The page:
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Scalar meson

vector meson electromagnetic decay, scalar meson
In high energy physics, a scalar meson is a meson with total spin 0 and even parity usually noted as JP=0+ Compare to pseudoscalar meson

Contents

  • 1 Examples
    • 11 Confirmed
    • 12 Candidates
    • 13 Unconfirmed resonances
  • 2 Overview
    • 21 Lower mass range
    • 22 Intermediate range
    • 23 Upper mass range
  • 3 References
  • 4 See also

Examples

Confirmed

  • K01430

Candidates

  • K0800 or κ
  • f0500 or σ
  • f0980
  • a0980
  • f01370
  • f01500
  • f01710
  • a01450

Unconfirmed resonances

  • X1110
  • f01200-1600
  • f01790
  • X1810

Overview

Scalar mesons are most often observed in proton-antiproton annihilation, radiative decays of vector mesons, and meson-meson scattering The first known scalar mesons have been observed since the late 1950s, with observations of numerous light states and heavier states proliferating since the 1980s

The light unflavored scalar mesons may be divided into three groups:

  • mesons having a mass below 1 GeV/c²
  • mesons having a mass between 1 GeV/c² and 2 GeV/c²
  • other radially-excited unflavored scalar mesons above 2 GeV/c²

Lower mass range

Since the late 1950s, the lightest scalar mesons were often interpreted within the framework of the linear sigma model, and many theorists still choose this interpretation of the scalar mesons as the chiral partners of the pseudoscalar meson multiplet[1]

With the re-introduction of the σ meson as an acceptable candidate for a light scalar meson in 1996 by Tornqvist and Roos,[2] in-depth studies into the lightest scalar mesons were conducted with renewed interest The "Particle Data Group" provides current information on the experimental status of various particles, including the scalar mesons

Ever since Jaffe first suggested the existence of tetraquark multiplets in 1977,[3] the lightest scalar mesons have been interpreted by some theorists to be possible tetraquark or meson-meson "molecule" states The tetraquark interpretation works well with the MIT Bag Model of QCD,[4] where the scalar tetraquarks are actually predicted to have lower mass than the conventional scalar mesons This picture of the scalar mesons seems to fit experimental results well in certain ways, but often receives harsh criticism for ignoring unsolved problems with chiral symmetry breaking and the possibility of a non-trivial vacuum state as suggested by Gribov[5]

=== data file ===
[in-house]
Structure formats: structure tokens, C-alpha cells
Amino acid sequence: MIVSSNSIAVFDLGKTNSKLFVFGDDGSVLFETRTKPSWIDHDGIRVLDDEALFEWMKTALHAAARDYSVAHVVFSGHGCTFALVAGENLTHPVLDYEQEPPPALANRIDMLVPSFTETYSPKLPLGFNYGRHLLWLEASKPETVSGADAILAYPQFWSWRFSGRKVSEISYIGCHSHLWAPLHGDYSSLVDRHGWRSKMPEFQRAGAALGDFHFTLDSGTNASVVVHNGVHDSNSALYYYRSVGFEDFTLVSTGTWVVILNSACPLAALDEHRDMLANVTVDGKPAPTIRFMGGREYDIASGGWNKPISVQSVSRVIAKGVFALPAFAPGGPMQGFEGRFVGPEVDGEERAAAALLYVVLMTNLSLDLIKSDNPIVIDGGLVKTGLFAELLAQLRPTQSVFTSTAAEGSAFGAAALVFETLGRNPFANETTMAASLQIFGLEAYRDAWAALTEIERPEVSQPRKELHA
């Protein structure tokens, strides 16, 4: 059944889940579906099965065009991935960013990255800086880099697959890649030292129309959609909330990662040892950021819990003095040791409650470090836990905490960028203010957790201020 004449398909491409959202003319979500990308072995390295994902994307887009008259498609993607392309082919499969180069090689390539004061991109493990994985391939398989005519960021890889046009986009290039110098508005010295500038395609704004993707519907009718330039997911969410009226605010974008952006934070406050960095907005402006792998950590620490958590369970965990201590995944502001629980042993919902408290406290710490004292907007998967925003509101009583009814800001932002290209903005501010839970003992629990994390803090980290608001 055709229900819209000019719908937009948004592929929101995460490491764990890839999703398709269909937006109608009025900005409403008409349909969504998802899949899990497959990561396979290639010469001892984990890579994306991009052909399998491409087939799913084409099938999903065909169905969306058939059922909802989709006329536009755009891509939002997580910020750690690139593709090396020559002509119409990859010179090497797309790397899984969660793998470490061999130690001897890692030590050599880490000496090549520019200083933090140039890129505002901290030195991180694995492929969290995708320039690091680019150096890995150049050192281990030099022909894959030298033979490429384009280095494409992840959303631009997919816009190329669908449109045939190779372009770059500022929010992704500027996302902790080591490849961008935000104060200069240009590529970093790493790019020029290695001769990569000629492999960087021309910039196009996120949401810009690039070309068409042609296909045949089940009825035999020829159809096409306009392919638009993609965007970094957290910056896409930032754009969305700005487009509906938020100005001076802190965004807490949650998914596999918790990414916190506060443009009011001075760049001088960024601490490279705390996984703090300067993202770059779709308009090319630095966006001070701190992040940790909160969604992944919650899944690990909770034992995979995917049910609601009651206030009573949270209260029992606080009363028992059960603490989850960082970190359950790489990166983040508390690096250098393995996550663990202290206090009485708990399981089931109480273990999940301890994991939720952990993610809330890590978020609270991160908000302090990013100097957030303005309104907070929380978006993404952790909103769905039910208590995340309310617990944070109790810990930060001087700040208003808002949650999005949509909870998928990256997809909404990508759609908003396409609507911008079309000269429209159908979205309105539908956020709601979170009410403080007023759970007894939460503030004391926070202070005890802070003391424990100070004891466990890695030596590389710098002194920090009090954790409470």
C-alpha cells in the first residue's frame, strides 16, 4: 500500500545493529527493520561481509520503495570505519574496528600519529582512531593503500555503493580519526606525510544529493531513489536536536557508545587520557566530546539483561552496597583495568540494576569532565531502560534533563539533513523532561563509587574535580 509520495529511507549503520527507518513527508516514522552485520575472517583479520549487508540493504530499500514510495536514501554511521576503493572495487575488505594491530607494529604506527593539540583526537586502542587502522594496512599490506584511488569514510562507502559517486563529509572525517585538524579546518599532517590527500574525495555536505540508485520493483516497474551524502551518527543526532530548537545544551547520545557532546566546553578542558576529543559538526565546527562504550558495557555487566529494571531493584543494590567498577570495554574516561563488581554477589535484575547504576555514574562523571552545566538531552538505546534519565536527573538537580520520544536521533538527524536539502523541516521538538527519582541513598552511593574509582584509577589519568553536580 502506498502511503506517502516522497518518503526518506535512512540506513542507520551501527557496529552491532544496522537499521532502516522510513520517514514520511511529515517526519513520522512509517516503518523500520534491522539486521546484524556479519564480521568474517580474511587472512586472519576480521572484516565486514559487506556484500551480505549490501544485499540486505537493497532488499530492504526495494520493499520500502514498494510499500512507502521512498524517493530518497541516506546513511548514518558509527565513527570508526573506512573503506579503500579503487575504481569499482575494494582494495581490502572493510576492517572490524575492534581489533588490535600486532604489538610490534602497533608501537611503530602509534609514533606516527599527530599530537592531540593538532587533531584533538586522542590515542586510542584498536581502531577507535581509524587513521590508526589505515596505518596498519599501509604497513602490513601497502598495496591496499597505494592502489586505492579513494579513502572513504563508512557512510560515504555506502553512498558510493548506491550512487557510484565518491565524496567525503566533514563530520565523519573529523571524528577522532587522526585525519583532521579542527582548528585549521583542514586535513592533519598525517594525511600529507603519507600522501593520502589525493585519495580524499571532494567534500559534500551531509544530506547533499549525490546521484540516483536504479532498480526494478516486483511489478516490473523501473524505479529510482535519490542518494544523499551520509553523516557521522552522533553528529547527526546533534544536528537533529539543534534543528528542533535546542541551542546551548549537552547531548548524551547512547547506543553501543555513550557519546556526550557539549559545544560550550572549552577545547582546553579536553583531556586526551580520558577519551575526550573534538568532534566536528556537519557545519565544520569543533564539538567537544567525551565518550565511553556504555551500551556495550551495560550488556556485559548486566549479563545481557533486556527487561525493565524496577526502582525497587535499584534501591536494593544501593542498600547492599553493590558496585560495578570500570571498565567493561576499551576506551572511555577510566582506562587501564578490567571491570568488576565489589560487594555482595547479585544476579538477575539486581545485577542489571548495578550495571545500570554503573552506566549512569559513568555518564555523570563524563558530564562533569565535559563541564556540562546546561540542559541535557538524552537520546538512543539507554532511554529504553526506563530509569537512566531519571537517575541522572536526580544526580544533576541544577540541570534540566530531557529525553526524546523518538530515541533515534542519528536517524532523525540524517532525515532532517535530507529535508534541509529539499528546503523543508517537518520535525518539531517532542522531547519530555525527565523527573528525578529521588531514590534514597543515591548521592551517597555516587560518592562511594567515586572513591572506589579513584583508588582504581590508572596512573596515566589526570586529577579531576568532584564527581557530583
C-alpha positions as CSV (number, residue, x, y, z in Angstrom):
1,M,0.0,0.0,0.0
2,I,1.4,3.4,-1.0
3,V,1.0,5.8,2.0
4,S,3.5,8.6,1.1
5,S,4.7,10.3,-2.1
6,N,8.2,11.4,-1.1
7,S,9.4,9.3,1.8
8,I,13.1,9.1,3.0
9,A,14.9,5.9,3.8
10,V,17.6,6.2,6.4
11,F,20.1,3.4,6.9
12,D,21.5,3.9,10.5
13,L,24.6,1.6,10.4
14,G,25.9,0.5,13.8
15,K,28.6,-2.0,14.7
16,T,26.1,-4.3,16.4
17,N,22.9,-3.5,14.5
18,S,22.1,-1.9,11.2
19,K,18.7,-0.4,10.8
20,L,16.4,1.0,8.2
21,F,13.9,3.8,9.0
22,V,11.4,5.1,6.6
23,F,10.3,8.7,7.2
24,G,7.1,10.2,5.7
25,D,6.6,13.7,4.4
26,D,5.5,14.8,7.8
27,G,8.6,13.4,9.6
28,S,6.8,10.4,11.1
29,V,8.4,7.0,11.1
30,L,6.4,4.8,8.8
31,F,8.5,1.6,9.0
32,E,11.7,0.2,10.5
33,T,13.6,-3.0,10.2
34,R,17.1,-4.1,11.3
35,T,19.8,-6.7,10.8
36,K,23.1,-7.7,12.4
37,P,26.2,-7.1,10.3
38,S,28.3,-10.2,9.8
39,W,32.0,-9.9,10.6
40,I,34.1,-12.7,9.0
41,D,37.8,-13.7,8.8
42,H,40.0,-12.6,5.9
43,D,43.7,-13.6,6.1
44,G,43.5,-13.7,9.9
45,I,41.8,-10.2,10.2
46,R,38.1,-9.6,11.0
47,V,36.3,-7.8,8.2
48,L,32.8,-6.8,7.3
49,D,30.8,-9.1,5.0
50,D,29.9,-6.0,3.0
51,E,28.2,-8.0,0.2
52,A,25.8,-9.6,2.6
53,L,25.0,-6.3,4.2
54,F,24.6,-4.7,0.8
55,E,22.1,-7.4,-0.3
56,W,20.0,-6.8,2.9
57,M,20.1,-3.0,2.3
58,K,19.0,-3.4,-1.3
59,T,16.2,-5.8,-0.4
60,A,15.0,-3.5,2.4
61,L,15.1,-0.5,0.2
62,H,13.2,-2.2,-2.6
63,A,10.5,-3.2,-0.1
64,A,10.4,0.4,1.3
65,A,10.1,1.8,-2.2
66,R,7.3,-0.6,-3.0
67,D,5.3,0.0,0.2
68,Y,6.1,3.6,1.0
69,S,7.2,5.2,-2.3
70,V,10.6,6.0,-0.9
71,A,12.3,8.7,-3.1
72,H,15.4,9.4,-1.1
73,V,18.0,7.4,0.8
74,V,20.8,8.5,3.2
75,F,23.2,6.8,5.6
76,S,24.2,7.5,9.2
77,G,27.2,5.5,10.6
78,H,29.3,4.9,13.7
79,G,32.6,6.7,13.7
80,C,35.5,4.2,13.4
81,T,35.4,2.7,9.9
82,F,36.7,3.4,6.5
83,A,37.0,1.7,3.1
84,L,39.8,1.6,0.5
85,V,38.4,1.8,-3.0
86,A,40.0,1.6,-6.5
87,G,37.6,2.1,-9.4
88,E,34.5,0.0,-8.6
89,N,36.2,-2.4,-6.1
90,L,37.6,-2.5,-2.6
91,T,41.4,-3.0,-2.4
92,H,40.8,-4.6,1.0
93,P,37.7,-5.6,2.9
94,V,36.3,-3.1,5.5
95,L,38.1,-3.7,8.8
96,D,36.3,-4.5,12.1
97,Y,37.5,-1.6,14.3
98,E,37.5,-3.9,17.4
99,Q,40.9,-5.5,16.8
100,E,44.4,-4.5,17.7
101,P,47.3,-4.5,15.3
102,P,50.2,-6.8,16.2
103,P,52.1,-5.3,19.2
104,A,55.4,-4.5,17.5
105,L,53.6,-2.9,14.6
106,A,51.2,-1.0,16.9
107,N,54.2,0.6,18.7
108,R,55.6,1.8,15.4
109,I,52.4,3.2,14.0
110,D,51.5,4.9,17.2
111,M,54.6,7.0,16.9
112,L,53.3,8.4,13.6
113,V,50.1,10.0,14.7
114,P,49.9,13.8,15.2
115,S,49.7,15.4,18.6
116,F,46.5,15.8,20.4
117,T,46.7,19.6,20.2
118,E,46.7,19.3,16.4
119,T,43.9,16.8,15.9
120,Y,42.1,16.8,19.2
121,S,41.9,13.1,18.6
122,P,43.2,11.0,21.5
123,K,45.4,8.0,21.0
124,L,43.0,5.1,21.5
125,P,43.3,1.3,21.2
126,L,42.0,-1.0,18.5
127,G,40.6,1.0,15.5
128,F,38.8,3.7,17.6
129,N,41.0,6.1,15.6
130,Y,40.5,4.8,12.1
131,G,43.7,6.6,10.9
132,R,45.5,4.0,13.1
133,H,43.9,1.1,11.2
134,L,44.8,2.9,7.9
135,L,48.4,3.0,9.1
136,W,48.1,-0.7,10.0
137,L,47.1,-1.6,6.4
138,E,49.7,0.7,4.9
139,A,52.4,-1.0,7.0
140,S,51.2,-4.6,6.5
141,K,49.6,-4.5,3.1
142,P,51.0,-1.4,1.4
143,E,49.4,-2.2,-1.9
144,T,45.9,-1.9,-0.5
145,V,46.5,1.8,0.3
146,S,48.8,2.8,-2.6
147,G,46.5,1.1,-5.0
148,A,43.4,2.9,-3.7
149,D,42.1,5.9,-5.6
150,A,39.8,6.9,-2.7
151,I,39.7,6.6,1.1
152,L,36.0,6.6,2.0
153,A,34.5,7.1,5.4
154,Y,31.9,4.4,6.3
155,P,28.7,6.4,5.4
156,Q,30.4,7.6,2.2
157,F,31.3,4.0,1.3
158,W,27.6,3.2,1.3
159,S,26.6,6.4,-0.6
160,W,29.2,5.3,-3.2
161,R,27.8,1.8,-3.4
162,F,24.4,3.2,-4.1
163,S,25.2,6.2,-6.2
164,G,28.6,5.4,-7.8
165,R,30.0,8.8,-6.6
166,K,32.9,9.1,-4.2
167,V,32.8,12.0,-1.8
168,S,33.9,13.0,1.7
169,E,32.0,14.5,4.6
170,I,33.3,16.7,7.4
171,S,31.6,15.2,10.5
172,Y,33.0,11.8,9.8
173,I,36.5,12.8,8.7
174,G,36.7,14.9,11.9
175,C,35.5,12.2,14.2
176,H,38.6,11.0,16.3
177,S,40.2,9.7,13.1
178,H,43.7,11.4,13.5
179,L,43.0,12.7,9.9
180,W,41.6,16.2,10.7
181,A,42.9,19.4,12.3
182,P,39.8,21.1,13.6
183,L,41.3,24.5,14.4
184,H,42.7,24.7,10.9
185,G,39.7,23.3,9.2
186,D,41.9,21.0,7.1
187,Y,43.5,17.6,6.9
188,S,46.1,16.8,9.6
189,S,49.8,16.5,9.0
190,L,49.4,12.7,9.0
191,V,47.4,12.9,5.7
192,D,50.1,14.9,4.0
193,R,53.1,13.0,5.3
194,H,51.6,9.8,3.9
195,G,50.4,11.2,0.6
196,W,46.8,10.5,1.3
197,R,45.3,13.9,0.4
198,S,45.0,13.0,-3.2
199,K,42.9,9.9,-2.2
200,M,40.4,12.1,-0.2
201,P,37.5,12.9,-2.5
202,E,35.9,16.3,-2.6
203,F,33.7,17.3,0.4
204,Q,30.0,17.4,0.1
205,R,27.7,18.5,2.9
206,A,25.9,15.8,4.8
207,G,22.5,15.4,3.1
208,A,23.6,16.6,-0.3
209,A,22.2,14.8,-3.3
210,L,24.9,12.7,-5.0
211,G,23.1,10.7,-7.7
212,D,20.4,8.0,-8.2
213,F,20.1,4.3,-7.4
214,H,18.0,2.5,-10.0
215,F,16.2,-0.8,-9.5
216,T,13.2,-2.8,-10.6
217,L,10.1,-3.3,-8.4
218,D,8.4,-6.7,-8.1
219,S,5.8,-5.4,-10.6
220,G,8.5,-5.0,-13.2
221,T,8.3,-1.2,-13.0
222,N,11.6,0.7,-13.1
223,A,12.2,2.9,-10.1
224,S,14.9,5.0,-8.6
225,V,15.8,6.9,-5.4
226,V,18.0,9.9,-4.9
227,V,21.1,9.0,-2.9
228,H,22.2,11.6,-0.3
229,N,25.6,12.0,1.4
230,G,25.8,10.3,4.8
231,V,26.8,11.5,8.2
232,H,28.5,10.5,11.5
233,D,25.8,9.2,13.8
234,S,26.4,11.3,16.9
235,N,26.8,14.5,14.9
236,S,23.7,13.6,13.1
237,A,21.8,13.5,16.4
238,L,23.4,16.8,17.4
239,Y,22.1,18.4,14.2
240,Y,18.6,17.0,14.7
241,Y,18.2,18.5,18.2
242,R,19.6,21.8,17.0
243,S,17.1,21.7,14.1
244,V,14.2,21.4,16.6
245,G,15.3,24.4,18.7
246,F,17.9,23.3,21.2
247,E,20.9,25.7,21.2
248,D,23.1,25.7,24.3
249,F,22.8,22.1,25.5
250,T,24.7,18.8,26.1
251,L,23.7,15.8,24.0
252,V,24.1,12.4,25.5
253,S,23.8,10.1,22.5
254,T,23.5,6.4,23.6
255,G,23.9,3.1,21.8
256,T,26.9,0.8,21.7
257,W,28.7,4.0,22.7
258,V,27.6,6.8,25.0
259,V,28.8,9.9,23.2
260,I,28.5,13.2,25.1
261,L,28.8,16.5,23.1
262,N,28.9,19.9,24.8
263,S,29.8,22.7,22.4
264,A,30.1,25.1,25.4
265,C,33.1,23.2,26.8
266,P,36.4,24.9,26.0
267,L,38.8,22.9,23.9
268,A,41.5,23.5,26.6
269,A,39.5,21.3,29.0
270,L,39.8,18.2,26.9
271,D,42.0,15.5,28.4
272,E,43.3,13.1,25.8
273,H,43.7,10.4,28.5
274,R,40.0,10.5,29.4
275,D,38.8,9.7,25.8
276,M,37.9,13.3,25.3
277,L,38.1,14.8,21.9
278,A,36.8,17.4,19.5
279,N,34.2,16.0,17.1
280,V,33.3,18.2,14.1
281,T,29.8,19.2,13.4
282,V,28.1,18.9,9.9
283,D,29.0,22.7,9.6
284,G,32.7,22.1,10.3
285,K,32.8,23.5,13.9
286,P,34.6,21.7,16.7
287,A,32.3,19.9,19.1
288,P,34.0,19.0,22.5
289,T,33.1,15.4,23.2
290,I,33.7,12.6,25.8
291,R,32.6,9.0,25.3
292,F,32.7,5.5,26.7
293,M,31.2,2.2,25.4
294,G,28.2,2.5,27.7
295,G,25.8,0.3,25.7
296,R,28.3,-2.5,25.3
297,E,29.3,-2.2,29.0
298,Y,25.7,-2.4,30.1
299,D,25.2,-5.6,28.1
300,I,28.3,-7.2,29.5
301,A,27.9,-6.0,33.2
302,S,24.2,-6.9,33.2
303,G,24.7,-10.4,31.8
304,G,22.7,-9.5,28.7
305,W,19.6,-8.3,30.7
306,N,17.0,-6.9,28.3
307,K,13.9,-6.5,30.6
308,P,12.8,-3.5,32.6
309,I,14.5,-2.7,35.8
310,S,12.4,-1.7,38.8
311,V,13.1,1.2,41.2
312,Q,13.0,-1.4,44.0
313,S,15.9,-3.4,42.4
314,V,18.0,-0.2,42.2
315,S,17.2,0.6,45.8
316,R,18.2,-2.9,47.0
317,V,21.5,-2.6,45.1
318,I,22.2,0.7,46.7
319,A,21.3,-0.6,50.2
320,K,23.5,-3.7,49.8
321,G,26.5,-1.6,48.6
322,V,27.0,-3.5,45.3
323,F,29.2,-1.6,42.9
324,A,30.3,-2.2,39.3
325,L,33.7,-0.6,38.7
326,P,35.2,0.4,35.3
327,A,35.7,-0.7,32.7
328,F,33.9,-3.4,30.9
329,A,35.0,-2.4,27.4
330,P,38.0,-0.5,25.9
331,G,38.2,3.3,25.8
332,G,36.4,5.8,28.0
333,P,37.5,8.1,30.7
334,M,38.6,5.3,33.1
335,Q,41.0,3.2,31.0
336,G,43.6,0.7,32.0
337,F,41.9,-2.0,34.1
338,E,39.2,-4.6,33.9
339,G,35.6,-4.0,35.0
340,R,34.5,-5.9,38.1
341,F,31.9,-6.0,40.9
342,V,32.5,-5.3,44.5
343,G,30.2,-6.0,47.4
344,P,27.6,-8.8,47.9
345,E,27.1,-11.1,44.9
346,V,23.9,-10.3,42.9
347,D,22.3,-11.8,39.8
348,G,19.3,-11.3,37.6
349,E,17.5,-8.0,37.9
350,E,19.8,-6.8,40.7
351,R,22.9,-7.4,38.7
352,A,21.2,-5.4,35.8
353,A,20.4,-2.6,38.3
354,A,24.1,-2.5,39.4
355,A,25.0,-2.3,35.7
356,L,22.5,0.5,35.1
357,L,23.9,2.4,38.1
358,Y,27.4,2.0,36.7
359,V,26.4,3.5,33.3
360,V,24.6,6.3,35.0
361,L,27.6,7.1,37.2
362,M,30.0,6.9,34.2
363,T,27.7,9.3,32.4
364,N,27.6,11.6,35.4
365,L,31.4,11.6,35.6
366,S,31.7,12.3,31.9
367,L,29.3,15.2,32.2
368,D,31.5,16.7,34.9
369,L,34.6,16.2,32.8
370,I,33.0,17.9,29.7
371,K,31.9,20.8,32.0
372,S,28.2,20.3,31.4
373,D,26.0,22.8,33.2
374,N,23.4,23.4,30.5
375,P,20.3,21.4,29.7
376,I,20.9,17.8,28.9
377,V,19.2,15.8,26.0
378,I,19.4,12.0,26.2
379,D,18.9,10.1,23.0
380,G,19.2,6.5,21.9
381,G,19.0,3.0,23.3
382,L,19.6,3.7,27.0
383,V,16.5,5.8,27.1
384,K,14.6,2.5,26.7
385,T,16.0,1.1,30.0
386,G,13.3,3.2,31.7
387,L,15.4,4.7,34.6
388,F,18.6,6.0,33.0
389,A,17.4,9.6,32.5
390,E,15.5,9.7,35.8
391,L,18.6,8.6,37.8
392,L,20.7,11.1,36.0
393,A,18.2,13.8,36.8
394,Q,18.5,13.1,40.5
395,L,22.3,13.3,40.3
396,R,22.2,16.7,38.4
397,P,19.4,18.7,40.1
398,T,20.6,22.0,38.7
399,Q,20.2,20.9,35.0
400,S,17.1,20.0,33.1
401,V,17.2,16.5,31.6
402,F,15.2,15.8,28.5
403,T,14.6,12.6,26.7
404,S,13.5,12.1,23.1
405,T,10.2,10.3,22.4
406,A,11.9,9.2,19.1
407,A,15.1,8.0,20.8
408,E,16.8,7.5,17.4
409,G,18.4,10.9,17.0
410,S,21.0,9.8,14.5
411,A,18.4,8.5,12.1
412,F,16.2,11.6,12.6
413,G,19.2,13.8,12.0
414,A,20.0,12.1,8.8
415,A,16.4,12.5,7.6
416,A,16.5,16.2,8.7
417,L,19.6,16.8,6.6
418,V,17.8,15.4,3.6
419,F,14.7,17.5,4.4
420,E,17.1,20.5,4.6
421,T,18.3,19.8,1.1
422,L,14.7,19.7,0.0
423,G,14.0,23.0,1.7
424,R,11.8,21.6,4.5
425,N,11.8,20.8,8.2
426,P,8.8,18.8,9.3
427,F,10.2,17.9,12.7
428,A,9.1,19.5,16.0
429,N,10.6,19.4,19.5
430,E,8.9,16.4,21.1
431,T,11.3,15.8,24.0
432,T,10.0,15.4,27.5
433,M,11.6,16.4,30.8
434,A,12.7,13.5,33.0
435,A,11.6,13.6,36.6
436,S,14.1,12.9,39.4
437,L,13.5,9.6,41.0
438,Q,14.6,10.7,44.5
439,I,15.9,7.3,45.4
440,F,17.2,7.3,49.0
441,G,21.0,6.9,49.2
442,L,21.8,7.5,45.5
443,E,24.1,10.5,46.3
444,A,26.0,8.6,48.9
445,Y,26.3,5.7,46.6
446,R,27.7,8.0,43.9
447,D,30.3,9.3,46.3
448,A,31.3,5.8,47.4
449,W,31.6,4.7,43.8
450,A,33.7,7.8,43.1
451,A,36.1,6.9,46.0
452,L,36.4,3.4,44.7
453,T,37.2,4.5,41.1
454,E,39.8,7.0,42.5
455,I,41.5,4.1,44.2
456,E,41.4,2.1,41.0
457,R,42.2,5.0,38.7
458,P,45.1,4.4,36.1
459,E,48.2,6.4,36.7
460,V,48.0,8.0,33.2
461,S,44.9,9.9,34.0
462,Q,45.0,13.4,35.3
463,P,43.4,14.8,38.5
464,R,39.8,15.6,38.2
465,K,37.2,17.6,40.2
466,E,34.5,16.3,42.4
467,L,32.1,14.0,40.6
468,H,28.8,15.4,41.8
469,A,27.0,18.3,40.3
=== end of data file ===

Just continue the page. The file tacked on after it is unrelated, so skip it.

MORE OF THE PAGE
Many attempts have been made to determine the quark content of the lighter scalar mesons; however, no consensus has yet been reached

Intermediate range

In-depth studies of the unflavored scalar mesons began with the Crystal Ball and Crystal Barrel experiments of the mid 1990s, focusing on the mass range between 1 GeV/c² and 2 GeV/c²

The scalar mesons in the mass range of 1 GeV/c² to 2 GeV/c² are generally believed to be conventional quark-antiquark states with orbital excitation L = 1 and spin excitation S = 1,[6] although they occur at a higher mass than one would expect in the framework of mass-splittings from spin-orbit coupling[7] The scalar glueball [8] is also expected to fall in this mass region, appearing in similar fashion to the conventional mesons but having very distinctive decay characteristics The scalar mesons in the mass range below 1 GeV/c² are much more controversial, and may be interpreted in a number of different ways

Upper mass range

The heavier scalar mesons contain charm and/or bottom quarks All occur well over 2 GeV/c² and have well-separated masses which make them distinct and simplifies their analyses

References

  1. ^ M Ishida, "hep-ph/9712231"
  2. ^ N A Tornqvist and M Roos, Phys Rev Lett 76, 1575 1996
  3. ^ R L Jaffe, Phys Rev D15, 267 1977
  4. ^ K Gottfried and V Weisskopf, "Concepts of Particle Physics", Oxford University Press: New York 1986, Vol II pgs 409-419
  5. ^ V N Gribov, "hep-ph/9902279"
  6. ^ W –M Yao et al Particle Data Group, J Phys G33, 1 2006
  7. ^ F E Close, "An Introduction to Quarks and Partons", Academic Press: New York 1979, pgs 88-89
  8. ^ G Bali et al UKQCD, Phys Lett B389, 378 1993

See also

  • List of mesons

scalar meson, vector meson, vector meson electromagnetic decay, vector meson no net, vector meson octet


Scalar meson Information about

Scalar meson


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    Scalar meson beatiful post thanks!

    29.10.2014


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